New Recipe: Recipe: Giant break-apart sugar cookies to celebrate gathering for the first time in a long time in person

Makes two 12-inch cookies

When it was time to celebrate two vaxxes plus two weeks, I made dinner for friends who were in our pod during the pandemic — for a gathering in person around my table. I needed something suitably grand for the long-awaited moment. Something round, for continuity and endurance; something sweet, for this would surely be a pleasurable moment; something that spoke of community, for getting each other through it all. So I made my mother’s trusty sugar cookie dough, a recipe I’m convinced came from the back of the Spritz package (Spritz is a cookie press that you fill with dough and attach a decorative tip to make fancy shapes). I use the dough to stamp out rounds that are not terribly sweet but flaky. Instead of little cookies, I decided to bake the dough as giant break-apart cookies. I got the idea from a relatively obscure Italian almond cake called sbrisolona that I had at a tiny island restaurant in Italy’s lake district. It came already broken up and the craggly pieces were divine. I assembled the simple butter dough in a mixer, divided it in half, and rolled each portion between sheets of parchment paper until they were as thin as I could get them. Then I rested the dough, and rolled it again until I had two 12-inch round-ish pieces (really they were more like ovals). After dusting them generously with sugar, I made many rows of fork tines to keep the dough from puffing; the tines actually made a nice design. As the rounds baked, the edges turned golden and quite crisp. Just as the center was beginning to take on some color, I pulled them from the oven and slid the parchment onto wire racks to cool. Then I set them onto a large platter and broke them into big pieces. You could see where the wedges once formed rounds, like a broken plate whose pieces you’ve gathered in order to glue them back together. We all had a broken year. But we put it back together, kept friendships alive, checked in, helped neighbors, did what we could. It might have been the intimacy of dining together, the candle light, the good company; whatever it was, those cookies tasted delicious.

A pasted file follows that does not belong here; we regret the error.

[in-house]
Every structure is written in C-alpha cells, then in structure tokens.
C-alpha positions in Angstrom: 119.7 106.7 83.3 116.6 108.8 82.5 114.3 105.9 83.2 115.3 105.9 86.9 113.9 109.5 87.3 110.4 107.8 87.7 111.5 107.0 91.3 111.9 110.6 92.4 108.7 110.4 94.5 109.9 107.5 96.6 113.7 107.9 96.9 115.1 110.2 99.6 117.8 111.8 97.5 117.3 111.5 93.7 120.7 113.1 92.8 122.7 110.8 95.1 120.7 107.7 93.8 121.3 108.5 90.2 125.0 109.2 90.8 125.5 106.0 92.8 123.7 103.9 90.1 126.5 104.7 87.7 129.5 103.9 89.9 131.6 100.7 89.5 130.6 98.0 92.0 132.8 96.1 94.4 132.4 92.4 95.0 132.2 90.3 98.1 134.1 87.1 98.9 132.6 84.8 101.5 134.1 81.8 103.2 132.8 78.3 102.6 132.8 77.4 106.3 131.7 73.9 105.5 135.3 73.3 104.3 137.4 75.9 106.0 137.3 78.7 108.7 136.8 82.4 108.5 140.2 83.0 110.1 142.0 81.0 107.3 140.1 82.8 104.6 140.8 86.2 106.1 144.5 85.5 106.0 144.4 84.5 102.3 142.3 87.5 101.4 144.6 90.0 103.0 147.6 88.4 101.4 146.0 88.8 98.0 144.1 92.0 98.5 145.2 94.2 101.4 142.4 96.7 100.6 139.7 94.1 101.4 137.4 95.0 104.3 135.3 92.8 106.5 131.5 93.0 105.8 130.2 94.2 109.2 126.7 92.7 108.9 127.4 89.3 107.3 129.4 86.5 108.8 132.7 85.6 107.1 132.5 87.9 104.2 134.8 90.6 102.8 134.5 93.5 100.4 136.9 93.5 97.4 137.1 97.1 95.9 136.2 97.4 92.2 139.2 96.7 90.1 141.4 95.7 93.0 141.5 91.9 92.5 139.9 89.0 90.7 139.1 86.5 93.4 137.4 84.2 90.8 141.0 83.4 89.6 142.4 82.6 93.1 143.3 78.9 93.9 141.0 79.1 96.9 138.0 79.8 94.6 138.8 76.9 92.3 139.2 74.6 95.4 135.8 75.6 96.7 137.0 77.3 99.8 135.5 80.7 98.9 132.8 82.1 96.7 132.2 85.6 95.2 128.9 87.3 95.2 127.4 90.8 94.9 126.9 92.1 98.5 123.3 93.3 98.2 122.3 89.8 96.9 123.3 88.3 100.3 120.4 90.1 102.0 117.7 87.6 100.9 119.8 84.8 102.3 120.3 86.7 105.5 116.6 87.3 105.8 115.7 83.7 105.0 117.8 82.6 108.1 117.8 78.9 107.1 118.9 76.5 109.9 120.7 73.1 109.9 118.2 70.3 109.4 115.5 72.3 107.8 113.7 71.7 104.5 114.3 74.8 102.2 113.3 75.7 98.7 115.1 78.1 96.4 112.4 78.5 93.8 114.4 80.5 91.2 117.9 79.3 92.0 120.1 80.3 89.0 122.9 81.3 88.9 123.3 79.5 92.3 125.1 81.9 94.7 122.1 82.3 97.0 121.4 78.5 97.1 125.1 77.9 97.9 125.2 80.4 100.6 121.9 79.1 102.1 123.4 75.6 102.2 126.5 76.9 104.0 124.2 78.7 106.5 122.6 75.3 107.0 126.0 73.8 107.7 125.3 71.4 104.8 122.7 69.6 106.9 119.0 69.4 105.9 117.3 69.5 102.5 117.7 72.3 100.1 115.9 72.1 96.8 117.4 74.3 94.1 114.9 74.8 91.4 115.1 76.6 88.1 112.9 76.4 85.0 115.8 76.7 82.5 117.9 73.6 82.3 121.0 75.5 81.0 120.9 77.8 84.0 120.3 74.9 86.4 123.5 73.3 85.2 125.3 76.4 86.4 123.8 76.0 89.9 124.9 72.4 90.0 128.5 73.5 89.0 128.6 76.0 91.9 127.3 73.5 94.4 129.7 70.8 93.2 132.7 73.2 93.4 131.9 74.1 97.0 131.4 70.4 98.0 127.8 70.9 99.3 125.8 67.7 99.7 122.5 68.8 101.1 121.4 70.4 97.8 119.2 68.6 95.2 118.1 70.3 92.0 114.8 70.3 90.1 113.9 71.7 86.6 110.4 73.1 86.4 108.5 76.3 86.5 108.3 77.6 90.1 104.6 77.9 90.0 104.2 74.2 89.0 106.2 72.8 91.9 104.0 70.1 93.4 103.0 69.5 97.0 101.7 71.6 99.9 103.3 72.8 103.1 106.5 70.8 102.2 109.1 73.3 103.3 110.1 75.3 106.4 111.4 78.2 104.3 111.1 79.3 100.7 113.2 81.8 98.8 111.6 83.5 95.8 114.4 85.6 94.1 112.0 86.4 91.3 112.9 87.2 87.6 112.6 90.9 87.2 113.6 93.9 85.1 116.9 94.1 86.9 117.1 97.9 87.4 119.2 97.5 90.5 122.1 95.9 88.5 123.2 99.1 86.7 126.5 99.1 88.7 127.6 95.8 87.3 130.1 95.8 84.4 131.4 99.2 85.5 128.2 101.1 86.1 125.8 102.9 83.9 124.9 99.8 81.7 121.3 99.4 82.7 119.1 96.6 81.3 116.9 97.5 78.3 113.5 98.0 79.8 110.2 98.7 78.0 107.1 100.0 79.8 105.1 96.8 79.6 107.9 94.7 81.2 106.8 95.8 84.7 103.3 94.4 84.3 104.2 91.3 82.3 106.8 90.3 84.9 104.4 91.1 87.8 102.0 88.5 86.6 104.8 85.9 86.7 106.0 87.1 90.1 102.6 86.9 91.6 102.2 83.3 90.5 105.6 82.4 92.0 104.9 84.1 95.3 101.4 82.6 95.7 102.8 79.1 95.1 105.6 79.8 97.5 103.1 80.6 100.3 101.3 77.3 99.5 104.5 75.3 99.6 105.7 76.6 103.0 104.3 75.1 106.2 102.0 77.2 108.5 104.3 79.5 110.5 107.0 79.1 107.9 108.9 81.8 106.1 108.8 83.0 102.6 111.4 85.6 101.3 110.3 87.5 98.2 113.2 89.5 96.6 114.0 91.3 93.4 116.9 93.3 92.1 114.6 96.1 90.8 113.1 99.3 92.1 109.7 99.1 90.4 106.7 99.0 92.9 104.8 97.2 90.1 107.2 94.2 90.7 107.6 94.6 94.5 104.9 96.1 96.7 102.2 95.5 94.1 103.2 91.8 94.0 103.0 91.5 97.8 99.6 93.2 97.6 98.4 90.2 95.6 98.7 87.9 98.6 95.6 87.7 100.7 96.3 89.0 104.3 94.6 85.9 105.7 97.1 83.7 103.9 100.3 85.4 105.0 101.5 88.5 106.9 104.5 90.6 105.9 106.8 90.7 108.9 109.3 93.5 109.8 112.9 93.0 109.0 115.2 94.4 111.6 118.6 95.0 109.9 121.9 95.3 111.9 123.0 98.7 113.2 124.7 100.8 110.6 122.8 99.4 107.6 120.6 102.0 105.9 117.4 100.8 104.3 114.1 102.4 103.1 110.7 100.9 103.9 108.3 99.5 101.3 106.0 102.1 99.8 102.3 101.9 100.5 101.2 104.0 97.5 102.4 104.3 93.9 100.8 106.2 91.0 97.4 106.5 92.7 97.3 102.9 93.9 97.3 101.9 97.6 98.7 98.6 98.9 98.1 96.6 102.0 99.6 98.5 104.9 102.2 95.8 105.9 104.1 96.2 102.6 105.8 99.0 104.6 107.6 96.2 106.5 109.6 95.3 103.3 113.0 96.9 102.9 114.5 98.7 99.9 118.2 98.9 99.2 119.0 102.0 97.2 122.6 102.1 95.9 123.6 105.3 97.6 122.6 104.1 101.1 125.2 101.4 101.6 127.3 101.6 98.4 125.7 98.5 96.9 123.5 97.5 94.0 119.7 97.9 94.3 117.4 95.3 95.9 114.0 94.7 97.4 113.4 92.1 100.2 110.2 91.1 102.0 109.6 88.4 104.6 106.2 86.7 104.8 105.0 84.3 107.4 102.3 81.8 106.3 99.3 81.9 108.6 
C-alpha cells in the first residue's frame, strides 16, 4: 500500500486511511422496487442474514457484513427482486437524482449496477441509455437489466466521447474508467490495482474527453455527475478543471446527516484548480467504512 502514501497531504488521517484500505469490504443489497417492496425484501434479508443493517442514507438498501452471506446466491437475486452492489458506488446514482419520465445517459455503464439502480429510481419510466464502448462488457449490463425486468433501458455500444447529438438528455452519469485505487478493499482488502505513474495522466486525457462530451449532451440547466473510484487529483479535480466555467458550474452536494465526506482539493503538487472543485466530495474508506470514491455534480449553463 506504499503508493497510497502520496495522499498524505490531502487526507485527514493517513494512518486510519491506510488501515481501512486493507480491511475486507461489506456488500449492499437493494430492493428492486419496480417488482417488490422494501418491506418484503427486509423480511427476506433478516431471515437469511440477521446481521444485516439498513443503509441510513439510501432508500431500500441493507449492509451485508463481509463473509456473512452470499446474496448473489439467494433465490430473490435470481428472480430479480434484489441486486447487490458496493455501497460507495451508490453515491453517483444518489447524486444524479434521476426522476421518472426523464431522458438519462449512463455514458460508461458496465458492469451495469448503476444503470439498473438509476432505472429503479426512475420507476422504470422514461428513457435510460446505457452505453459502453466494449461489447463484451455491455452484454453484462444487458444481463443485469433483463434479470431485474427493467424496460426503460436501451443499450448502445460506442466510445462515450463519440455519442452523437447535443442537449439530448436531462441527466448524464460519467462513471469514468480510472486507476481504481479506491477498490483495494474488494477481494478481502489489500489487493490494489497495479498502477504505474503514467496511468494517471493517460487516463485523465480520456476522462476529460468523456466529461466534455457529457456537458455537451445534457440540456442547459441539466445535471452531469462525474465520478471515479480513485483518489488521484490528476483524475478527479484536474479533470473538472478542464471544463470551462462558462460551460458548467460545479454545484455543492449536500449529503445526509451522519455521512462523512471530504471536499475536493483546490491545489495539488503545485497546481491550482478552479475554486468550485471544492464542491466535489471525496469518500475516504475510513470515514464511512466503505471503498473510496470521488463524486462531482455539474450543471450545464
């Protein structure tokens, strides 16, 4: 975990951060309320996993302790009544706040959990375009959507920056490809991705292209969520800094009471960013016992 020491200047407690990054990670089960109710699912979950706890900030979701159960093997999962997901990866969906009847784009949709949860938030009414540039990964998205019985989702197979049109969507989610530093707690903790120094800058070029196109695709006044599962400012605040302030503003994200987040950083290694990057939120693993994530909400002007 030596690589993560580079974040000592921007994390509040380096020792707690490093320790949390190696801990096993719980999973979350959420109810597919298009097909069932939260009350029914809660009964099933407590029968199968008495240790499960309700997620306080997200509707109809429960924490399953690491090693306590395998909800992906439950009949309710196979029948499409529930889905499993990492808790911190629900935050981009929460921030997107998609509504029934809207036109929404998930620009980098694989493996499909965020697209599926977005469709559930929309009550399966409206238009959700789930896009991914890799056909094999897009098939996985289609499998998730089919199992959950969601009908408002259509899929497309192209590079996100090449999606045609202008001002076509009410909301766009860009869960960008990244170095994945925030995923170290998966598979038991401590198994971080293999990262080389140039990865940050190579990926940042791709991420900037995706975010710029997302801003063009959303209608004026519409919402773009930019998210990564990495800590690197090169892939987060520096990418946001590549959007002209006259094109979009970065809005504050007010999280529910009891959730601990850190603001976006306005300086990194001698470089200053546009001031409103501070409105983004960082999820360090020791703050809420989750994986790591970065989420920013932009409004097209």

1 cup (2 sticks) unsalted butter, at room temperature
cup sugar
1 egg, lightly beaten
1 teaspoon vanilla extract
¼ teaspoon salt
cups flour
Extra sugar (for sprinkling)

1. Have on hand 2 rimless baking sheets and 4 sheets of parchment paper the size of the sheets.

2. In an electric mixer, cream the butter until soft and light. Add the sugar and beat until it is incorporated, scraping down the sides of the bowl. Beat in the egg, vanilla, and salt.

3. With the mixer set on its lowest speed, beat in the flour in 3 portions, scraping down the sides of the bowl often and working in any floury pieces at the bottom of the bowl, until the mixture forms a dough. Lift the bowl from the mixer stand and make sure there are no dry pieces at the bottom. Pat the dough several times until it is smooth. Use a bench scraper or stiff rubber spatula to divide the dough in half.